Nieman Foundation at Harvard
HOME
          
LATEST STORY
Inside, the collection of industry newsletters, continues to bet on email, the “largest social network”
ABOUT                    SUBSCRIBE
Nov. 13, 2014, 1:16 p.m.
LINK: blog.pastpages.org  ➚   |   Posted by: Joshua Benton   |   November 13, 2014

Hopefully you know about PastPages, the tool built by L.A. Times data journalist Ben Welsh to record what some of the web’s most important news sites have on their homepage — hour by hour, every single day. Want to see what The Guardian’s homepage looked like Tuesday night? Here you go. Want to see how that Ebola patient first appeared on DallasNews.com in September? Try the small item here. It’s a valuable service, particularly for future researchers who will want to study how stories moved through new media. (For print media, we have physical archives; for digital news, work even a few years old has an alarming tendency to disappear.)

Anyway, Ben is back with a new tool called StoryTracker, “a set of open source tools for archiving and analyzing news homepages,” backed in part by the Reynolds Journalism Institute at Mizzou.

It offers a menu of options, documented here, for creating an orderly archive of HTML snapshots, extracting hyperlinks with a bonus set of metadata that captures each link’s prominence on the page and visualizing a page’s layout with animations that show changes over time.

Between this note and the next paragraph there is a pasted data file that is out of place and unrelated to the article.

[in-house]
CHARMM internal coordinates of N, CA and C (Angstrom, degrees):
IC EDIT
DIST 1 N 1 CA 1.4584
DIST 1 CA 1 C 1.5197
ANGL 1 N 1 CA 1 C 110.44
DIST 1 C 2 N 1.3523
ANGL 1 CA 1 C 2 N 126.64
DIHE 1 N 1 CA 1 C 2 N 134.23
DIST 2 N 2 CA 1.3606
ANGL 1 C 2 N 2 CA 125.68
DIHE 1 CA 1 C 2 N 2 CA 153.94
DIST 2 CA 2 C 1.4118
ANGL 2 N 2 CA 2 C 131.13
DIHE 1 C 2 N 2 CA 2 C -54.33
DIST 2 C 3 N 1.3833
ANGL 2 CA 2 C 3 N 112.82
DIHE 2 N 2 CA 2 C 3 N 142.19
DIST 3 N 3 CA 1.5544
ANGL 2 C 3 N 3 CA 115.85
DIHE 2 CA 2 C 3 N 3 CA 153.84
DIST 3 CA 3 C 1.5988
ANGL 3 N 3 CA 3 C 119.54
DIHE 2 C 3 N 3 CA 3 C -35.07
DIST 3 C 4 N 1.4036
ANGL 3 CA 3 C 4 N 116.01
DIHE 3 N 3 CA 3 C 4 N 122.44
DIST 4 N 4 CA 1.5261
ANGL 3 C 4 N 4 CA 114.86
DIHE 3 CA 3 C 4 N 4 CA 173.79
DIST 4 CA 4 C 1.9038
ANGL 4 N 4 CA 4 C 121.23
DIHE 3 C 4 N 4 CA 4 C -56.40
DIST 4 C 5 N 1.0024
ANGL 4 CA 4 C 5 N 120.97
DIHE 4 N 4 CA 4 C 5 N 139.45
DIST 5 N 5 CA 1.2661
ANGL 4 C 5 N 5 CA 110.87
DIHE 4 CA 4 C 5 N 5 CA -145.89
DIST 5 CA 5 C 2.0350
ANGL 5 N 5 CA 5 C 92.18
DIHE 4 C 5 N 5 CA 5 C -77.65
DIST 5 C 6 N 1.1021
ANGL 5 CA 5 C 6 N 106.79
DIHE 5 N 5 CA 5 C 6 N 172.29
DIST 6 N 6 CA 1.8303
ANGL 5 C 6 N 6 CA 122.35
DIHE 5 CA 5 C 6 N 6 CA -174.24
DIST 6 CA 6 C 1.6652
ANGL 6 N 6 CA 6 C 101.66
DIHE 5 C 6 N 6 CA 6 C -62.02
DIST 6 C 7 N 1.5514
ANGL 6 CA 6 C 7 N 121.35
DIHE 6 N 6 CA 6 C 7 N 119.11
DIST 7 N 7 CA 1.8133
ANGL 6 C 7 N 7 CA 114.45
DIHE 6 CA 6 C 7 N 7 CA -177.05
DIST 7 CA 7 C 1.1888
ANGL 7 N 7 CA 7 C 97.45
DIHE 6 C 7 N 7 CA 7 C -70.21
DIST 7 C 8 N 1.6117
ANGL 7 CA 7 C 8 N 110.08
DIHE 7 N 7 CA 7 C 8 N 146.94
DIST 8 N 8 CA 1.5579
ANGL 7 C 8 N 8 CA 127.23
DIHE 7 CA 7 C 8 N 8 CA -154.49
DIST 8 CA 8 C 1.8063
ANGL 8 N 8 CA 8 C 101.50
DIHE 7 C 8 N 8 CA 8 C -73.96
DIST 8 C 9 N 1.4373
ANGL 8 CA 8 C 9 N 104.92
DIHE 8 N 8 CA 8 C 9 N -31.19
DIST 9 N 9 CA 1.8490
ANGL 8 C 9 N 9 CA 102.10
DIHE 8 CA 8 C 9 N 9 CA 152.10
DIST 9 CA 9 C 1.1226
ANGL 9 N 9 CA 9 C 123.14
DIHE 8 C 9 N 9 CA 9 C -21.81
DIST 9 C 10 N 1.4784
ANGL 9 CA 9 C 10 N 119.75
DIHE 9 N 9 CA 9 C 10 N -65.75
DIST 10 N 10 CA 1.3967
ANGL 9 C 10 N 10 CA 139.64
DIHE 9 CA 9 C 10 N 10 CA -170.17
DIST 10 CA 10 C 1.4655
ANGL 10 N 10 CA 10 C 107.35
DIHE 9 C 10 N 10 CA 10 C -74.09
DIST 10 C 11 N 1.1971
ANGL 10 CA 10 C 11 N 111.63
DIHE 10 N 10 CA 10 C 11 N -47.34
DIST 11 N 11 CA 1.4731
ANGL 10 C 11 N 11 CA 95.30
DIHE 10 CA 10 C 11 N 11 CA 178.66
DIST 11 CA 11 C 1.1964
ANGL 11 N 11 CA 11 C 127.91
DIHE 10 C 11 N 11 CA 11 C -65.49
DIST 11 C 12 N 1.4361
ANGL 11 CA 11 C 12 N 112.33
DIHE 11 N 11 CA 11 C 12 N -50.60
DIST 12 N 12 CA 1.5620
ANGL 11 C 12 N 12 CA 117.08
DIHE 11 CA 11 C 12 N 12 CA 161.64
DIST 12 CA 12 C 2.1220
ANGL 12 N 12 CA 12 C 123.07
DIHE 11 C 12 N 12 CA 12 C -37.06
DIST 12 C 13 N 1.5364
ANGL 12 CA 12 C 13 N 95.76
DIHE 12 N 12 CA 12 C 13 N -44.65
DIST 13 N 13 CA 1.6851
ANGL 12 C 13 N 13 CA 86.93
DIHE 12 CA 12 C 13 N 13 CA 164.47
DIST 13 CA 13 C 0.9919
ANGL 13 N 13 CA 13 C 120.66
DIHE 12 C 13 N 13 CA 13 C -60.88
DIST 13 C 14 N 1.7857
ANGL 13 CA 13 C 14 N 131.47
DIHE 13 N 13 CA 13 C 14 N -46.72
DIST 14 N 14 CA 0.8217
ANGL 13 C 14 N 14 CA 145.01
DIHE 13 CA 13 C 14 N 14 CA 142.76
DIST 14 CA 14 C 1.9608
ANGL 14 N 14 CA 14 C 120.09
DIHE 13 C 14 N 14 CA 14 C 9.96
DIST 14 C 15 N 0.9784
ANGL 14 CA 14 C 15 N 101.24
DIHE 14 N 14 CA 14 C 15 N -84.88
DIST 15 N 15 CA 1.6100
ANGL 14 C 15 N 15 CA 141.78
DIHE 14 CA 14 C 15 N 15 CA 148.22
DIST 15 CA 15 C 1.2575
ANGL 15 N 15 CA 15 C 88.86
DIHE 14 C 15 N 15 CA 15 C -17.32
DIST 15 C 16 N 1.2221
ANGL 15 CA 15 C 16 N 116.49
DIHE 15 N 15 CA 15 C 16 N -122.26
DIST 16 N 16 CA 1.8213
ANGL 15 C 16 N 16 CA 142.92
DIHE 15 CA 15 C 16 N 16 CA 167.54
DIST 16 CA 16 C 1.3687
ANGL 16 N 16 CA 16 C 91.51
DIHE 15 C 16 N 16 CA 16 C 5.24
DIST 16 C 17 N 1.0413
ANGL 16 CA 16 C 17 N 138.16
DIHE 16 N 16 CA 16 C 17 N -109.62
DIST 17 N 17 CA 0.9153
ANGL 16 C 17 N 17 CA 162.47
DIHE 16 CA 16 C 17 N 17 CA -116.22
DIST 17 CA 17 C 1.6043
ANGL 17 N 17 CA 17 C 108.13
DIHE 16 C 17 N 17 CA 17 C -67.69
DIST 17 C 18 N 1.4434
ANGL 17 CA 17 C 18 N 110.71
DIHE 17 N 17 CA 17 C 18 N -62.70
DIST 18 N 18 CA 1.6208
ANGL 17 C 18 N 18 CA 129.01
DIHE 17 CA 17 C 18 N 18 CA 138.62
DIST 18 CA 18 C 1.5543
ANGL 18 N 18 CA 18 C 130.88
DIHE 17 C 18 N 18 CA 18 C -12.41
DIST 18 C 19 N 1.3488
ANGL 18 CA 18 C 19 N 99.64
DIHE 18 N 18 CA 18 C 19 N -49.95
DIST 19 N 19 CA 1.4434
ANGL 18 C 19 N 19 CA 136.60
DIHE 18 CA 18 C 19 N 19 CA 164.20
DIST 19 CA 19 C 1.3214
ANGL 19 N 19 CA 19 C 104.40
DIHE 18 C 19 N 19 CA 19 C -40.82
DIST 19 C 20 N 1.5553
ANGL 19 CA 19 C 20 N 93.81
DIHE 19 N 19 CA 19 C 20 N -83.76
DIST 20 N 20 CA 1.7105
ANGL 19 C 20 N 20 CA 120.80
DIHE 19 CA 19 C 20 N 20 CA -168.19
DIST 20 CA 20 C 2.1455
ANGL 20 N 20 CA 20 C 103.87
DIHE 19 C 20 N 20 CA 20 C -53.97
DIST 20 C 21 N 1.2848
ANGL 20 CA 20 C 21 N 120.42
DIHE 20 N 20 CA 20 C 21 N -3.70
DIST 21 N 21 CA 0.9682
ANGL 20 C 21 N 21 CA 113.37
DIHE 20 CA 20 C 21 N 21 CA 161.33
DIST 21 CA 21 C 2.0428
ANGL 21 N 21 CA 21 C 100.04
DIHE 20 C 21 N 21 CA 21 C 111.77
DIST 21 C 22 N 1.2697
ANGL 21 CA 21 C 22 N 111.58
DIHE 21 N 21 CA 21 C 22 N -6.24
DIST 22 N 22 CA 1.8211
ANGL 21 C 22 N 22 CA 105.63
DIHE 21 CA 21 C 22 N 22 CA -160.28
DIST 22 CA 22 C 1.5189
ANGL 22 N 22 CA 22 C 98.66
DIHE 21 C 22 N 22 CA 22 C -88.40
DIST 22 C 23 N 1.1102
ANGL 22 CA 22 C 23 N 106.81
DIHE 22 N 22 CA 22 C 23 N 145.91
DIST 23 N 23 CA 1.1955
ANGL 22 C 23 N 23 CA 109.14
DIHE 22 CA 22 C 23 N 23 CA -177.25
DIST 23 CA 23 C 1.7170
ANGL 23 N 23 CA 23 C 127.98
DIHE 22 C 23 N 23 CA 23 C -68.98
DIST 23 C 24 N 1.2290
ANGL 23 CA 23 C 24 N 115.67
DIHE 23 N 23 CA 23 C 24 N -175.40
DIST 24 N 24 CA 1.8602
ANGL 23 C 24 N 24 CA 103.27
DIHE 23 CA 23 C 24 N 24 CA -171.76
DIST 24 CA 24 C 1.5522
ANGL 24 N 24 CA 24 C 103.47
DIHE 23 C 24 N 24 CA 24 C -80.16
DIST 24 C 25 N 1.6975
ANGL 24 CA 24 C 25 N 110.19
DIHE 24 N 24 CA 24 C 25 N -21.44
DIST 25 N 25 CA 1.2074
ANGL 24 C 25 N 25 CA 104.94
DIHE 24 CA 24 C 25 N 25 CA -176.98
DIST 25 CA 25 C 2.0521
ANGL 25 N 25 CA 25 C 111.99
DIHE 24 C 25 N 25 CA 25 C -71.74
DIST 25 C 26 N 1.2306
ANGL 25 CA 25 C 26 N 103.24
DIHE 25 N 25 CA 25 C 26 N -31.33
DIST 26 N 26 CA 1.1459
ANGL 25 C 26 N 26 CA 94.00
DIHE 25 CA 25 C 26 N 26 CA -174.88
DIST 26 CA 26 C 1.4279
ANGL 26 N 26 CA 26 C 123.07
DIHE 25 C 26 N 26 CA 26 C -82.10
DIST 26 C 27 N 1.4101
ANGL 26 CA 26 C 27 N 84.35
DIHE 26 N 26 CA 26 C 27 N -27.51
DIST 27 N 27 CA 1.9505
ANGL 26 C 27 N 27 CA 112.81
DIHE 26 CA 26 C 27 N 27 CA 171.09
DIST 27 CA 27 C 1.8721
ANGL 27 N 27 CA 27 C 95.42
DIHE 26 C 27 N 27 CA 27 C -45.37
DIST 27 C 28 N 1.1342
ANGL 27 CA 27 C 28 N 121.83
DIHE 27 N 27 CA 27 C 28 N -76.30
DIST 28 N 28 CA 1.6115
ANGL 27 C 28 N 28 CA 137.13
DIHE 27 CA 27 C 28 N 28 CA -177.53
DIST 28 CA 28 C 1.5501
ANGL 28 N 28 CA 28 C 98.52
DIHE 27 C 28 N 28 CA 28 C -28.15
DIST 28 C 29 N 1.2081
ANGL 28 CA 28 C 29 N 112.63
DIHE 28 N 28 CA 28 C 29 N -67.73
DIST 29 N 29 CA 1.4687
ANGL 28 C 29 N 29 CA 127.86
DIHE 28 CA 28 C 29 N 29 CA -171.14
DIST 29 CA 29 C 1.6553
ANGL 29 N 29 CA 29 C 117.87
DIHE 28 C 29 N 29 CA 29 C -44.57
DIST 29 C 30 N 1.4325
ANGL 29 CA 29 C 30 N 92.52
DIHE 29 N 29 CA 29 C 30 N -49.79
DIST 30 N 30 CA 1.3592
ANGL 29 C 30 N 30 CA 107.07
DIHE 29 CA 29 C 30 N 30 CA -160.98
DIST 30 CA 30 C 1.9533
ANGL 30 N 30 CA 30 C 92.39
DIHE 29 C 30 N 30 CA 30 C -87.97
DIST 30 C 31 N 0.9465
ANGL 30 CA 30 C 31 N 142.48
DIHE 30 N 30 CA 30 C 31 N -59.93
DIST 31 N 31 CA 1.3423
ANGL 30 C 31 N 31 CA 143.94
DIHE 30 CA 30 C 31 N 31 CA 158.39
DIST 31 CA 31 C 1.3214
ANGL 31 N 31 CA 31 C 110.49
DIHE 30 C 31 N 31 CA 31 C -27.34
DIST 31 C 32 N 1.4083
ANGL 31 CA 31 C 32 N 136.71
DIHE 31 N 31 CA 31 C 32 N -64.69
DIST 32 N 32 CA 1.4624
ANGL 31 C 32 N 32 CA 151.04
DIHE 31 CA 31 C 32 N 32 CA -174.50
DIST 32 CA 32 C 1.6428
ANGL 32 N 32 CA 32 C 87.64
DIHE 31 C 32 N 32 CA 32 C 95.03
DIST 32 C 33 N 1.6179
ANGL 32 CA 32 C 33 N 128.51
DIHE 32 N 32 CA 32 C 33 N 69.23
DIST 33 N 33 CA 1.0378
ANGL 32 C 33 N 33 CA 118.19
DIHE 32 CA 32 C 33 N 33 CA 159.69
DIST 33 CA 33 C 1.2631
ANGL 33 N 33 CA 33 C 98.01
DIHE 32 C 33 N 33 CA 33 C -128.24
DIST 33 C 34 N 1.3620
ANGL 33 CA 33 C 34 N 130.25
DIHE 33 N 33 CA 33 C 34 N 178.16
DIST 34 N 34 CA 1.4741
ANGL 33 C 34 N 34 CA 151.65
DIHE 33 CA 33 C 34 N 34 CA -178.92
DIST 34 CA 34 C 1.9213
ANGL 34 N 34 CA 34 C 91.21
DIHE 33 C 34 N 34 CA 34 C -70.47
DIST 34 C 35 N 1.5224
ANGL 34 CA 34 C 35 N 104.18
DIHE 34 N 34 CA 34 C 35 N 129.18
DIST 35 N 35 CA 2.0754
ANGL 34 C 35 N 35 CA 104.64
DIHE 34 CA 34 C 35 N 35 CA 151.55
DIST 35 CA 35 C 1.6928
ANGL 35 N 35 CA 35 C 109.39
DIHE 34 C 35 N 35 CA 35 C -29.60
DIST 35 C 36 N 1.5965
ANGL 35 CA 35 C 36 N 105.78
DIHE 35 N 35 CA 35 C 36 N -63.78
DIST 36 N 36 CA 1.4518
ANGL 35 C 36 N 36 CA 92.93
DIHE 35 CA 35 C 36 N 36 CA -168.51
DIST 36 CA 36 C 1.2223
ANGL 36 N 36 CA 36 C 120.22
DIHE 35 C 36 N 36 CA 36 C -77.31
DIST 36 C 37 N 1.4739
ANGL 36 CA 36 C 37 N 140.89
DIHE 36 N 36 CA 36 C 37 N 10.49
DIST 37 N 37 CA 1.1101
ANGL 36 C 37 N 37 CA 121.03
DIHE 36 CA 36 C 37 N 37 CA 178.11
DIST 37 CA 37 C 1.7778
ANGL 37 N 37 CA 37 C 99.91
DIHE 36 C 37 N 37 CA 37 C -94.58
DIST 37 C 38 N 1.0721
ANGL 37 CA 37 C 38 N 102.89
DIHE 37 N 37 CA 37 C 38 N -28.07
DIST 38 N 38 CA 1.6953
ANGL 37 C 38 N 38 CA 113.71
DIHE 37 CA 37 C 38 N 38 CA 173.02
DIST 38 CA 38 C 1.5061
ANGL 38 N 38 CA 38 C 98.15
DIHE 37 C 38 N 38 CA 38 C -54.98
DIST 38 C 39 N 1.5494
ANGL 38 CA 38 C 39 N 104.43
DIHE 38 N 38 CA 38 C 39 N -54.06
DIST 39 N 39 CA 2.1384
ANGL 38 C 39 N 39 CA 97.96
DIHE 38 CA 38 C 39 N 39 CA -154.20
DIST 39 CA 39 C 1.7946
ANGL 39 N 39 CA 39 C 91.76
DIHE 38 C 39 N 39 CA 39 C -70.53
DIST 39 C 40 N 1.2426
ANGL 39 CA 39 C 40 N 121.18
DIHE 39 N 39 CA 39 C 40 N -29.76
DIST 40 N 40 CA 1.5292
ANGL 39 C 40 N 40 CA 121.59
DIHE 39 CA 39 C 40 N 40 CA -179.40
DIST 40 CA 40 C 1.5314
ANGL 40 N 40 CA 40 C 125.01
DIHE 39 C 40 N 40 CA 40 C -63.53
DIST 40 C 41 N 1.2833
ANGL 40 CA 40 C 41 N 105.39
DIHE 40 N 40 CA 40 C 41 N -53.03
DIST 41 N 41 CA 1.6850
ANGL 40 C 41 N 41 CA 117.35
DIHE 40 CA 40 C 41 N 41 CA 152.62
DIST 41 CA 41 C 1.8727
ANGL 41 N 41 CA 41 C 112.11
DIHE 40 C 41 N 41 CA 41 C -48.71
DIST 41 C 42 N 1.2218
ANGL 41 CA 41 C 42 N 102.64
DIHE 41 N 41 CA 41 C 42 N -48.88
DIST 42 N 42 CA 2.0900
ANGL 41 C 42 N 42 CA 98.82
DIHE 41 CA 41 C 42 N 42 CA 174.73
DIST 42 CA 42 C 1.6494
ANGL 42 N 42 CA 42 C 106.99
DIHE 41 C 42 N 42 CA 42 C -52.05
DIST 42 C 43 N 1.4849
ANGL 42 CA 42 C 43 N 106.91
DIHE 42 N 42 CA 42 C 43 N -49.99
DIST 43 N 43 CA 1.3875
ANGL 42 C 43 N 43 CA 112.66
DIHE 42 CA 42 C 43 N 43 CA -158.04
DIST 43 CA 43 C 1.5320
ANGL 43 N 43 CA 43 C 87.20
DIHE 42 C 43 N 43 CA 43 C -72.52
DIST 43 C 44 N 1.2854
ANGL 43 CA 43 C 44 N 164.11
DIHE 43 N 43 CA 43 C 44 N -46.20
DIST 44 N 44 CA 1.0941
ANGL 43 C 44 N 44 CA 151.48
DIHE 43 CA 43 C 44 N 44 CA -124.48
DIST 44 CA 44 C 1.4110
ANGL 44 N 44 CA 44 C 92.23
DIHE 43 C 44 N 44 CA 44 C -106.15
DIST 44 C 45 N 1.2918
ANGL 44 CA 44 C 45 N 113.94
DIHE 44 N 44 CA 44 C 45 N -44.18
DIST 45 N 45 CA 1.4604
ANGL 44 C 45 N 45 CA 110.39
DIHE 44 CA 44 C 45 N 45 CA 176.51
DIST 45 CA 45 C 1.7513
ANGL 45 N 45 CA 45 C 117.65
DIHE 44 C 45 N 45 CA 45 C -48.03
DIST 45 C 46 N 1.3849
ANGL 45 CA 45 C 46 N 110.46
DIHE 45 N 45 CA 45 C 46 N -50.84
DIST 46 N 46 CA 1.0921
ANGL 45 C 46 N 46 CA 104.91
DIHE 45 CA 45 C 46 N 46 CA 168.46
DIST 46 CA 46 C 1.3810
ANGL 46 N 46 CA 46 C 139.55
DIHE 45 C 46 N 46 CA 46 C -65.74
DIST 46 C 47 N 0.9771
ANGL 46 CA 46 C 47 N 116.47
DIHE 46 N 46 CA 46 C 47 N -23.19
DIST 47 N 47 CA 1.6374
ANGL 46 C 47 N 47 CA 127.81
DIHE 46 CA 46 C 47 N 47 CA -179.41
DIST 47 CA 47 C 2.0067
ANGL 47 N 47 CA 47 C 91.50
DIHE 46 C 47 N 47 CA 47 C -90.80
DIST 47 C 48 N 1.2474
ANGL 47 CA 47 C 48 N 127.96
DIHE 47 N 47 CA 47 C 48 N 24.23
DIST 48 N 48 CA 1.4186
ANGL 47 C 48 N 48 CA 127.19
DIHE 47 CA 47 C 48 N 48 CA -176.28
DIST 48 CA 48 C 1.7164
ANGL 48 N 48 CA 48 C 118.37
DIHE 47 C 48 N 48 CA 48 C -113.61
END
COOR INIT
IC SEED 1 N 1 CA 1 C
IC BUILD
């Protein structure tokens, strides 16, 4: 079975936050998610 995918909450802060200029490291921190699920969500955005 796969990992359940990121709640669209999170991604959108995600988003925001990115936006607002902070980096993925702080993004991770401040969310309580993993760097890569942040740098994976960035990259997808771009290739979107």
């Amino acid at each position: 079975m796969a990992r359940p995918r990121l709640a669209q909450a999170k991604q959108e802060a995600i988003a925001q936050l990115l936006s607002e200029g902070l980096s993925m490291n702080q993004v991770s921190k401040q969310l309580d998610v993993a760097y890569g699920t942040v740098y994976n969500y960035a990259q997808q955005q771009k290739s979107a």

The potential uses for researchers are obvious, but I could also imagine plenty of realtime uses. Tracking your own homepage over time, you could get good data on how the granular movement of stories there correlates with traffic over time. (To ask questions like: Is the top slot more or less valuable on weekends or overnight than during the day Monday to Friday?) You could track your competition’s homepages to get hard data on what stories they’re pushing hardest. And unlike the base PastPages, which saves screenshots of homepages, StoryTracker gets at the HTML to determine what stories are where. It’s all open source, so have at it. (Here’s a sample analysis to see what sources the Drudge Report links to most.)

Ben presented StoryTracker at a conference at RJI earlier this week; here’s the video and his slide deck.

Show tags Show comments / Leave a comment
 
Join the 45,000 who get the freshest future-of-journalism news in our daily email.
Inside, the collection of industry newsletters, continues to bet on email, the “largest social network”
Closing in on a year, the company founded by serial entrepreneur and investor Jason Calcanis now has around 300,000 subscribers across 30 newsletters, and average open rates just above 40 percent.
With Facebook Watch, the Fort Worth Star-Telegram hopes to attract more viewers to local videos
“Watch is appealing because it’s not just about getting as many of those singular people watching, but also developing a community of people intrigued by the content who want to watch together.”
New York City makes the claim that it’s the podcast capital of the world (but is that a good thing?)
Plus: Another daily news podcast — this time from Vox and Midroll, Radiolab controversy, and are there too many celebrity podcasts?